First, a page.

The government must provide clarity on the implementation of the fee-free education President Jacob Zuma announced to remove the current uncertainty, the South African Human Rights Commission (SAHRC) said on Tuesday.
"Recalling several incidents that have taken place in the past, which resulted in violence, disruption of academic programmes, the destruction of property and intimidation of persons across a number of university campuses, the commission wishes to highlight the importance of resolving disputes through peaceful means," the SAHRC said in a statement.
"The commission, therefore, urges all parties to work collaboratively to ensure that all poor students are accommodated and that the registration processes across all campuses take place in an inclusive and peaceful manner."
Zuma announced on December 16 a plan for fee-free tertiary education for poor and academically deserving students.
He did not provide details on how it would work or where the money would come from.
No walk-in applications
In response, the EFF is lobbying for late university applications to be allowed for potential students who had not thought they would be able to afford to study.
Universities have made it clear that they will not take late walk-in applications, advising pupils who did better than expected in matric, or people who changed their minds and now want to go to university to register with the Department of Higher Education and Training instead.
The department is using the Central Applications Clearing House to help find places for late applicants, but many are still going to campuses to ask questions.
"Maths!" muttered many of those gathering at some of the tertiary institutions in the Western Cape.
"My daughter was hoping to study nursing. But, maths! She did not do so well, and now does not qualify for nursing," said a woman who travelled to the Cape Peninsula University of Technology in Bellville from the Eastern Cape to help state her daughter's case.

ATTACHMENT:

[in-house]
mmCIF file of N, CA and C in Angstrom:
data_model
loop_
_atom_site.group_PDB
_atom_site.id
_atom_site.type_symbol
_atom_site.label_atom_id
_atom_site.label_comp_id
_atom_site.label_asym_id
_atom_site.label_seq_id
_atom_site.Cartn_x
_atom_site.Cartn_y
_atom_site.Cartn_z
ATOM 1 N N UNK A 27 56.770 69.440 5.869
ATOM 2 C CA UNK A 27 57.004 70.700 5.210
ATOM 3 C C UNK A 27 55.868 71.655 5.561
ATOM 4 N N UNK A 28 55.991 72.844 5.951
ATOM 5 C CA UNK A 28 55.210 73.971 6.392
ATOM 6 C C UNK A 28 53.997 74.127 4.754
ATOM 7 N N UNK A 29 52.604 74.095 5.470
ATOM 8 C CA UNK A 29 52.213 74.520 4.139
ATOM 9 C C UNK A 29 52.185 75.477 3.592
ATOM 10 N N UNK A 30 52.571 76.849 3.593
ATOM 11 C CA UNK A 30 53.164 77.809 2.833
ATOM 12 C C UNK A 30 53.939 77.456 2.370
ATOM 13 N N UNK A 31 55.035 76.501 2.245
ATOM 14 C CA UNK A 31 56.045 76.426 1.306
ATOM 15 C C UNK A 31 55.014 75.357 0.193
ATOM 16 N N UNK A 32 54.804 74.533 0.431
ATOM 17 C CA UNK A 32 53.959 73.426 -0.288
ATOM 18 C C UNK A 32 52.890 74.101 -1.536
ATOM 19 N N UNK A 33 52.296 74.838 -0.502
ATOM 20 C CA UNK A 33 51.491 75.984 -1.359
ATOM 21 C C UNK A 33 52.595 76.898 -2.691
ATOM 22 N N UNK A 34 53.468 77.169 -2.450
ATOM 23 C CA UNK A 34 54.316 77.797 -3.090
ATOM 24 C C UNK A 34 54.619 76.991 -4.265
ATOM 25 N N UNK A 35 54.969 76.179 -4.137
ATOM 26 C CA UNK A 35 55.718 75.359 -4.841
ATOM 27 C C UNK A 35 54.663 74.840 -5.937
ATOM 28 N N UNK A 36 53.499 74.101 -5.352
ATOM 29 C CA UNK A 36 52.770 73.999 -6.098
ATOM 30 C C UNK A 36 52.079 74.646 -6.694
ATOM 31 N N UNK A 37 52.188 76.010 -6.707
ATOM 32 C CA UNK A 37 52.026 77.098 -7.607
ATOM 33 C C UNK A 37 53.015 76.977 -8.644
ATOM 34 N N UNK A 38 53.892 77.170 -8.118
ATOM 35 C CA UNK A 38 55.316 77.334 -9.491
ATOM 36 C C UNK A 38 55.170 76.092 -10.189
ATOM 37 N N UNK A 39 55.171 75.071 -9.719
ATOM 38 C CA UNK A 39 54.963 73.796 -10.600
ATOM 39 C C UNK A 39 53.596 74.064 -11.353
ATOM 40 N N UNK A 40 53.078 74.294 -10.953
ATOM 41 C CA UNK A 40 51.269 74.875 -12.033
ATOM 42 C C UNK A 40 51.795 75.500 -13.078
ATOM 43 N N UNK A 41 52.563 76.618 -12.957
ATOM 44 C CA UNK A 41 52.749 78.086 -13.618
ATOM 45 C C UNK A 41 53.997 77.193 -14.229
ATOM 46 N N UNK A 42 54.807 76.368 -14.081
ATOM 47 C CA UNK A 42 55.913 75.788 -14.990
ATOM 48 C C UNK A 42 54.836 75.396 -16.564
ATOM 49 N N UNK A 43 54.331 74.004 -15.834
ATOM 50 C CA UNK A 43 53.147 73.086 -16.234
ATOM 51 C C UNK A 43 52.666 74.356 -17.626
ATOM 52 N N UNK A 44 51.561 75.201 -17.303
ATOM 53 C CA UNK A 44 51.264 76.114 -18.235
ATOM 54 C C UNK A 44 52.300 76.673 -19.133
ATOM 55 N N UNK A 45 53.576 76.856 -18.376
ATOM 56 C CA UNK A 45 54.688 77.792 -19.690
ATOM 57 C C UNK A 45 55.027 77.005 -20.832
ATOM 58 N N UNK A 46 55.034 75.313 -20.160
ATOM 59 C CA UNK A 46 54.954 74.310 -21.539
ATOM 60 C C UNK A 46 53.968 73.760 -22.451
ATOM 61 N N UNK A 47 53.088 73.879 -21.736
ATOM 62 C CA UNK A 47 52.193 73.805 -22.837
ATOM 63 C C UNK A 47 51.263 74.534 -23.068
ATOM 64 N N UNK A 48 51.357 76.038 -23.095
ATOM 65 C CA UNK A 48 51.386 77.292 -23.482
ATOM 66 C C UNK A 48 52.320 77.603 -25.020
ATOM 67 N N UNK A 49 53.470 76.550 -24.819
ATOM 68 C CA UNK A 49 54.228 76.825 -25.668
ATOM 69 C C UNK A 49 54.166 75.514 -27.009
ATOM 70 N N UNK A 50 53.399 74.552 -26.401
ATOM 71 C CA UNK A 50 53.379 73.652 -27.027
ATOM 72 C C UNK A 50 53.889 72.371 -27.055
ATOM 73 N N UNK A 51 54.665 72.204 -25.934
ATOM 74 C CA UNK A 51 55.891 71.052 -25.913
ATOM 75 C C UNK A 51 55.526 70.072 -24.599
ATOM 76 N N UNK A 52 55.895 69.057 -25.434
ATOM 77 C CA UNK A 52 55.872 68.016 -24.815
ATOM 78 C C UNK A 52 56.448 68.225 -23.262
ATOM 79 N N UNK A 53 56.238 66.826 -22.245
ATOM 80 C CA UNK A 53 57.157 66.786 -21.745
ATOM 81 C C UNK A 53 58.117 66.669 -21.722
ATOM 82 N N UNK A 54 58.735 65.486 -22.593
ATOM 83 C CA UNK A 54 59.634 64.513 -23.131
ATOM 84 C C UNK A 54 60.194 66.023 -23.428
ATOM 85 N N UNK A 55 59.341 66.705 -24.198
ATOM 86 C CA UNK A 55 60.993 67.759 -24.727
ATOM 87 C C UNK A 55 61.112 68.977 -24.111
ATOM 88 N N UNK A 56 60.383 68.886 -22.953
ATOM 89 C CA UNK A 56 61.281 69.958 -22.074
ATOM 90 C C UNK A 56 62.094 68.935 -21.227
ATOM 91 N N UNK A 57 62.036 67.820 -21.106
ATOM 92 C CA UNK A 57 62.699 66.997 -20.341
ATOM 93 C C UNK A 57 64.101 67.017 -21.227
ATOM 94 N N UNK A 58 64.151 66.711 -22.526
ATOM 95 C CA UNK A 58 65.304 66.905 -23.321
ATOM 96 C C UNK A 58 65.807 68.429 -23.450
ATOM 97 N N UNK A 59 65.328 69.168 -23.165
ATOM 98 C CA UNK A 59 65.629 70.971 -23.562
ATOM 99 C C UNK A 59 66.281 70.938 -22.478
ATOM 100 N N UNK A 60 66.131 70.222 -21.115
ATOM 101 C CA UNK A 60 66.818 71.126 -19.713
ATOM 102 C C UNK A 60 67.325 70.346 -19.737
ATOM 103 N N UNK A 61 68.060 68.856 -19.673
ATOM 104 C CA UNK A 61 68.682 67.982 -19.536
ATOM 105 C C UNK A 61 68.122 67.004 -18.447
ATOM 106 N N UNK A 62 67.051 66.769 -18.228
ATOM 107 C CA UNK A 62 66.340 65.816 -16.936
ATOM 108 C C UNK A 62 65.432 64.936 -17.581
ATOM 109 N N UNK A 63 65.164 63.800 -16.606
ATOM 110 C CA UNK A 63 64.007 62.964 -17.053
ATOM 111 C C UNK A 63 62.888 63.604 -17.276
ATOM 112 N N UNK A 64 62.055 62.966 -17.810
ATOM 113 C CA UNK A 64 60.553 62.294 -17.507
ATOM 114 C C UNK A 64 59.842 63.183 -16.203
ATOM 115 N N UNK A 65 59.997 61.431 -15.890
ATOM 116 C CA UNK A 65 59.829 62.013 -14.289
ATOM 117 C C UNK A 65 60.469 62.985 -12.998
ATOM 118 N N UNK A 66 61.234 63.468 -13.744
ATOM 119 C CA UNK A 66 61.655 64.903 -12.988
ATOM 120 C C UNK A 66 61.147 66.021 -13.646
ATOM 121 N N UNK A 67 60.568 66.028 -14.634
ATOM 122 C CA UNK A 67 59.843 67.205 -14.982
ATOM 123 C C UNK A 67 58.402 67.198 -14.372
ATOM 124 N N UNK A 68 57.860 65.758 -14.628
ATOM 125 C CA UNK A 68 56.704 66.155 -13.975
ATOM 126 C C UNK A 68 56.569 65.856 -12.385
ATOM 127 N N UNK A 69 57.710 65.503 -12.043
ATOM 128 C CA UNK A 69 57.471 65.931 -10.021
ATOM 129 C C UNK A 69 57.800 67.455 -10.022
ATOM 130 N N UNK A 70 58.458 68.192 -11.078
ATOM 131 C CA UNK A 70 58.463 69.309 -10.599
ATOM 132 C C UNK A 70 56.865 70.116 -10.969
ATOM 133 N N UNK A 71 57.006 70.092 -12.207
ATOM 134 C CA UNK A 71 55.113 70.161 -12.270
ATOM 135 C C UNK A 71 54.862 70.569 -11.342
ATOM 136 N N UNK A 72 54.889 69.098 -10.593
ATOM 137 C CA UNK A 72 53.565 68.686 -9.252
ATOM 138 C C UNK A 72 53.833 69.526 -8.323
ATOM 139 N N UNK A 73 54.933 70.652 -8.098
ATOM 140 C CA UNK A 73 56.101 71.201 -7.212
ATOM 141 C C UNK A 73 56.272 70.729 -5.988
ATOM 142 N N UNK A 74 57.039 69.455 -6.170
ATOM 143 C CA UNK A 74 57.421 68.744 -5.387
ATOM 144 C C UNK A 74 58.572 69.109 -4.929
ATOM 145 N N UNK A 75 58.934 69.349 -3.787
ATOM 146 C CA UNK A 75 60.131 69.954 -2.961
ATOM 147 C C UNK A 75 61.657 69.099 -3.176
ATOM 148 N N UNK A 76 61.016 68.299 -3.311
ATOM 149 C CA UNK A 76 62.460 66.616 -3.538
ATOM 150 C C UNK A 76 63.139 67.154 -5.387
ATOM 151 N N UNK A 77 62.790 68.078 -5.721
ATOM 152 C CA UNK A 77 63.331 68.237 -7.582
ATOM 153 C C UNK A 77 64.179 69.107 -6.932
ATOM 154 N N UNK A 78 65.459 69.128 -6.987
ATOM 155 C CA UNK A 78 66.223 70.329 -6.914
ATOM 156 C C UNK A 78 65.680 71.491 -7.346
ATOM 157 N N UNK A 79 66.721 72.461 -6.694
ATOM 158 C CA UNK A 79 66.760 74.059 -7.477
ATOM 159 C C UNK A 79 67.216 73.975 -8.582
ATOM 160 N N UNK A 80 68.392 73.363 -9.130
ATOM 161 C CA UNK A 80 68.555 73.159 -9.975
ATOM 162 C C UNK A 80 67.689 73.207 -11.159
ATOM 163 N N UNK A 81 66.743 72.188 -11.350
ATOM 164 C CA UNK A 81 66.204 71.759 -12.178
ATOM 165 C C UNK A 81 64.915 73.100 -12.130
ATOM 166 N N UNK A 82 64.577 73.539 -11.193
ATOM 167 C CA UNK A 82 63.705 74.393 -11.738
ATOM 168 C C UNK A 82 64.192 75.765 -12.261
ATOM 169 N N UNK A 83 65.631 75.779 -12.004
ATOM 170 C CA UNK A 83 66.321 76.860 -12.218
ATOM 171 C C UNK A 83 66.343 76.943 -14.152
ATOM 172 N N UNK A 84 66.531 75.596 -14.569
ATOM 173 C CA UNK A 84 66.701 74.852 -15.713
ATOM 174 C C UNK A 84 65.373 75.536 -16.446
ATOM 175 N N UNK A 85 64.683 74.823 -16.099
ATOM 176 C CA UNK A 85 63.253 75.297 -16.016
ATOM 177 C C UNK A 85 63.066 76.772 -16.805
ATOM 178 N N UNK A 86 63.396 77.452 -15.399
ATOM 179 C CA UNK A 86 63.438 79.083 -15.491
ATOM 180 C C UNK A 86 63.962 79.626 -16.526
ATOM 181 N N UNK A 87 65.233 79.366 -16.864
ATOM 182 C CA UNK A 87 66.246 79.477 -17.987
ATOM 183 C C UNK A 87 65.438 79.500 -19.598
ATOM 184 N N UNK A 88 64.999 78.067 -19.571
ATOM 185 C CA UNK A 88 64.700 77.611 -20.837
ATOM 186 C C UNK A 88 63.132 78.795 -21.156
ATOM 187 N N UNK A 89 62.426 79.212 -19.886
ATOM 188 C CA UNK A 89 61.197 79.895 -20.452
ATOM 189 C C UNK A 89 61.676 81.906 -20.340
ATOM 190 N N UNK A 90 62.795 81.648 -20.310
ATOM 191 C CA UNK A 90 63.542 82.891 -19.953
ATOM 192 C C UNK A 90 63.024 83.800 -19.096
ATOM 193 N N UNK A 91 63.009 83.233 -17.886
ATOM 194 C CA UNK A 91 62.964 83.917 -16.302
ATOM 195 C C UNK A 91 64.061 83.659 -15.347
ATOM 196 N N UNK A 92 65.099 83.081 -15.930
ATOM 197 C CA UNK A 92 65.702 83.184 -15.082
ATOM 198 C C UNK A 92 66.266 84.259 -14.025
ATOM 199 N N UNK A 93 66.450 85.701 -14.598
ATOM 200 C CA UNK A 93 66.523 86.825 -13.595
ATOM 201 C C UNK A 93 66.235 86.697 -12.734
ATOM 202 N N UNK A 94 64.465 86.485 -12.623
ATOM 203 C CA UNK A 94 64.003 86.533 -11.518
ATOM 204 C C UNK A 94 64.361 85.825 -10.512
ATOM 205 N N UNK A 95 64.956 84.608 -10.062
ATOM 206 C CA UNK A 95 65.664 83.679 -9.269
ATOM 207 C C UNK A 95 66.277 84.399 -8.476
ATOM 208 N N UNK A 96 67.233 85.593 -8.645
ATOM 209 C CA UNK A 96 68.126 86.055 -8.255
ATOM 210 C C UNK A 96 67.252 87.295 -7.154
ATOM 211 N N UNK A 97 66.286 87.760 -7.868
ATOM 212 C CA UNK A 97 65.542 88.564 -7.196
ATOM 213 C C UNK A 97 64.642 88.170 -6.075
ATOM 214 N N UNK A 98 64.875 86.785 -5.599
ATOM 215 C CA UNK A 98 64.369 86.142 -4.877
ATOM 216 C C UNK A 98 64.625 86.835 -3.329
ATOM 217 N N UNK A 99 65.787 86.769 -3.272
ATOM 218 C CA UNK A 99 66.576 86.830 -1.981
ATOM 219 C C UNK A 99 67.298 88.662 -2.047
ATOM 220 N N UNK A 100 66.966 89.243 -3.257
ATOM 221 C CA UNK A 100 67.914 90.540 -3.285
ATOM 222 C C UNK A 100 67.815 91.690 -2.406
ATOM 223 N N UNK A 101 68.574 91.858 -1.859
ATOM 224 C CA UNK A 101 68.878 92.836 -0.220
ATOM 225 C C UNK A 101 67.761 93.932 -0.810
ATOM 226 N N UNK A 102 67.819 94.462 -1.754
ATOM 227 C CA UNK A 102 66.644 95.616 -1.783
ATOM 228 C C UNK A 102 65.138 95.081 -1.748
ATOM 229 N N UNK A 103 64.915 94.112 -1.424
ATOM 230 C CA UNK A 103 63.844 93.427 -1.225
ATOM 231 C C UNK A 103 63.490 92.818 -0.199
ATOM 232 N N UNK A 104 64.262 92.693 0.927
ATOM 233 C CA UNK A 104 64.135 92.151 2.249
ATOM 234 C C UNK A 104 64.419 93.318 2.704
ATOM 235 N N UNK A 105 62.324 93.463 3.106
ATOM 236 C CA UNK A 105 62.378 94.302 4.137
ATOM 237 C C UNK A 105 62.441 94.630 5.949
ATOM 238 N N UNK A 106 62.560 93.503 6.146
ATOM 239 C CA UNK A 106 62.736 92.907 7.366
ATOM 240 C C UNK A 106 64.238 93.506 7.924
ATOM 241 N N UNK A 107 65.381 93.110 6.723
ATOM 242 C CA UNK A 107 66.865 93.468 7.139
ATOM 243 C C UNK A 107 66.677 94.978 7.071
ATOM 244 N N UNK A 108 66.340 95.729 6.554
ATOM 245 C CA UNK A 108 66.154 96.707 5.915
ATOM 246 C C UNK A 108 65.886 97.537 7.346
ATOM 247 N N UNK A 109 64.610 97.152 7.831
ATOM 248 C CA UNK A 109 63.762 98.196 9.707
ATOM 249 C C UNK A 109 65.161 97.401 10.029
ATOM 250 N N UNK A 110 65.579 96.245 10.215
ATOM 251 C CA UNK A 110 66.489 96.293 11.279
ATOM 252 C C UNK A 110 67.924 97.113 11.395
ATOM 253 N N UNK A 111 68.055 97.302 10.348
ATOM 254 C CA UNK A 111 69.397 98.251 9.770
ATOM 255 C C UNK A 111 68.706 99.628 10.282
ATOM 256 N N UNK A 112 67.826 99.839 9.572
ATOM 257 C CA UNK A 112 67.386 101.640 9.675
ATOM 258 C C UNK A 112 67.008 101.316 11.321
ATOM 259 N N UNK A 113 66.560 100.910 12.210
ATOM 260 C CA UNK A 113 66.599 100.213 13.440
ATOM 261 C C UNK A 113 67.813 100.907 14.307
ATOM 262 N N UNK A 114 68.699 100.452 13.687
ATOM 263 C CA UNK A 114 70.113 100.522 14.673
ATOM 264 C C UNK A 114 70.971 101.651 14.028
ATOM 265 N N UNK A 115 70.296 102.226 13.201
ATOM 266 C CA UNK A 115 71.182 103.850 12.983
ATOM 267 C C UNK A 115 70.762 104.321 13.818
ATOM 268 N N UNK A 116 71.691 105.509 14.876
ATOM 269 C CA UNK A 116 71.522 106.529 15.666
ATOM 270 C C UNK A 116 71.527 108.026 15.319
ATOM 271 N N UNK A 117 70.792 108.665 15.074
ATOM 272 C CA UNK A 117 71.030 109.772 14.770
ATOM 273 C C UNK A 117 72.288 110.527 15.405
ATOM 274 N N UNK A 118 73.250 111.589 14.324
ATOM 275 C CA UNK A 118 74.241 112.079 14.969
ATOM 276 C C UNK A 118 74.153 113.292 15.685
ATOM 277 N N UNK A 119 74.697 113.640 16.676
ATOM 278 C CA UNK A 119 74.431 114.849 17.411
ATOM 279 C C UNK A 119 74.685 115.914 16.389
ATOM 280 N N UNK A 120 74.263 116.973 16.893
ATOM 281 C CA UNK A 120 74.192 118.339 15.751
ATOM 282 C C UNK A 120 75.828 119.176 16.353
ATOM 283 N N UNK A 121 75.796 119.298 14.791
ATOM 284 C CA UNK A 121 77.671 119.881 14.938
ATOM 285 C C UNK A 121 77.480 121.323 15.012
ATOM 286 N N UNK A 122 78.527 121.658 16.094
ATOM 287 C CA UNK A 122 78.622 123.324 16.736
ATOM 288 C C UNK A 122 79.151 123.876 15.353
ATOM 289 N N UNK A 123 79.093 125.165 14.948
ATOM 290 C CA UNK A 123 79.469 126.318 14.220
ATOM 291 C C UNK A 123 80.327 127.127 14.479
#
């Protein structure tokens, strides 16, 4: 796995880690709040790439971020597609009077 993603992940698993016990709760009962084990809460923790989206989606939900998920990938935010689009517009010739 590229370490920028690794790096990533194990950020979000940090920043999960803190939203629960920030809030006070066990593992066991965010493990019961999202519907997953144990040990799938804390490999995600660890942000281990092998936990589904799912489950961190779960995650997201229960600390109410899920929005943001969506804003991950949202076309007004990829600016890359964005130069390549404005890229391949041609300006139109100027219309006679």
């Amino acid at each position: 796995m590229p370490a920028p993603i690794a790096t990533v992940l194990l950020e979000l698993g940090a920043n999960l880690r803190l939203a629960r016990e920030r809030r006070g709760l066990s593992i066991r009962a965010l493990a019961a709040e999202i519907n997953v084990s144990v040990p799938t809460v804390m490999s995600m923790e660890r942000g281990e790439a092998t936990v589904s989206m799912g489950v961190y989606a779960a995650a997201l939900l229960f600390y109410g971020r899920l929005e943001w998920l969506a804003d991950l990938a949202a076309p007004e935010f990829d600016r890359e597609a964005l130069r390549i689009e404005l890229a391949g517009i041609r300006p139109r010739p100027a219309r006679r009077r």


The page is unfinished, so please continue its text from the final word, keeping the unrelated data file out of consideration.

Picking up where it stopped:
"I am hoping that they will let her do law instead," said the woman, standing in the sun in a queue of people.
'I just want to know'
Marjorie and Sakkie Philander from Uitsig waited in the queue at the Cape Peninsula University of Technology with their son Sachin, who has decided he wants to become a teacher. While he had not applied, he is hoping he has a chance.
Outside on the lawn, two women made a "Christmas bed" on the grass for a row of small children whose mothers were rushing off to fetch a form, or stand in a queue.
Many of those walking around the campuses were also desperate to hear whether they had secured a place so that they could activate other plans such as accommodation, or turn down an offer from another university.
"I just want to know," said Zanele Mbizela, who hopes to study either social work or public management after volunteering last year for Cape Town activists Ilitha Labantu, who campaign against violence against women.
Fifty-seven-year-old project manager Jannie Smuts from Saldanha wants to upgrade his skills, but encountered problems when trying to get his application in ahead of the cut-off date in September 2017, so he is trying again.
The University of Cape Town was relatively quiet, giving early arrivals an opportunity to explore the vast campus and its hundreds of steps before the rush.